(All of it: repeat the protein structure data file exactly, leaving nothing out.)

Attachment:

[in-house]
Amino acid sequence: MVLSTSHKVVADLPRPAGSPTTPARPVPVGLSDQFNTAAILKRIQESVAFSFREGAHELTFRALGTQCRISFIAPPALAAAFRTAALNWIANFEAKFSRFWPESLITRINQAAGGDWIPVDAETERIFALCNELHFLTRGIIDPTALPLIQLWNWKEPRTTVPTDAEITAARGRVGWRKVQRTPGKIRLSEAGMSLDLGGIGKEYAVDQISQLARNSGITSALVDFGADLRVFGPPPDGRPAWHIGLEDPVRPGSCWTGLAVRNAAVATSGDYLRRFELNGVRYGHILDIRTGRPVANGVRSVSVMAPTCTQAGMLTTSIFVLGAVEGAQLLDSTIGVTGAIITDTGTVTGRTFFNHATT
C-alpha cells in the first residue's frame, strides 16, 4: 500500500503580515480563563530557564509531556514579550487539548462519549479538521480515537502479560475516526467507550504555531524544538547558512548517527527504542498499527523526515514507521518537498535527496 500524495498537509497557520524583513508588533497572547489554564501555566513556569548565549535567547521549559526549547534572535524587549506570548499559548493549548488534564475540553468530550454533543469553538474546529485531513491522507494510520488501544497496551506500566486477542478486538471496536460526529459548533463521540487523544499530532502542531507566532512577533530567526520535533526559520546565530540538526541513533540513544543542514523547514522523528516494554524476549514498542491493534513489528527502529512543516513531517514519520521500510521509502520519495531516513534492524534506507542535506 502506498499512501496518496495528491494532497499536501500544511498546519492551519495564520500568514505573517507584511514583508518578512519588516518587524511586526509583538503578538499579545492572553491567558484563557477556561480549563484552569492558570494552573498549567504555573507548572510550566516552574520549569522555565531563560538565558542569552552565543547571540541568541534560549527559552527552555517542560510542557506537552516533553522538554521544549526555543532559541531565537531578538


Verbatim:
[in-house]
Amino acid sequence: MVLSTSHKVVADLPRPAGSPTTPARPVPVGLSDQFNTAAILKRIQESVAFSFREGAHELTFRALGTQCRISFIAPPALAAAFRTAALNWIANFEAKFSRFWPESLITRINQAAGGDWIPVDAETERIFALCNELHFLTRGIIDPTALPLIQLWNWKEPRTTVPTDAEITAARGRVGWRKVQRTPGKIRLSEAGMSLDLGGIGKEYAVDQISQLARNSGITSALVDFGADLRVFGPPPDGRPAWHIGLEDPVRPGSCWTGLAVRNAAVATSGDYLRRFELNGVRYGHILDIRTGRPVANGVRSVSVMAPTCTQAGMLTTSIFVLGAVEGAQLLDSTIGVTGAIITDTGTVTGRTFFNHATT
C-alpha cells in the first residue's frame, strides 16, 4: 500500500503580515480563563530557564509531556514579550487539548462519549479538521480515537502479560475516526467507550504555531524544538547558512548517527527504542498499527523526515514507521518537498535527496 500524495498537509497557520524583513508588533497572547489554564501555566513556569548565549535567547521549559526549547534572535524587549506570548499559548493549548488534564475540553468530550454533543469553538474546529485531513491522507494510520488501544497496551506500566486477542478486538471496536460526529459548533463521540487523544499530532502542531507566532512577533530567526520535533526559520546565530540538526541513533540513544543542514523547514522523528516494554524476549514498542491493534513489528527502529512543516513531517514519520521500510521509502520519495531516513534492524534506507542535506 502506498499512501496518496495528491494532497499536501500544511498546519492551519495564520500568514505573517507584511514583508518578512519588516518587524511586526509583538503578538499579545492572553491567558484563557477556561480549563484552569492558570494552573498549567504555573507548572510550566516552574520549569522555565531563560538565558542569552552565543547571540541568541534560549527559552527552555517542560510542557506537552516533553522538554521544549526555543532559541531565537531578538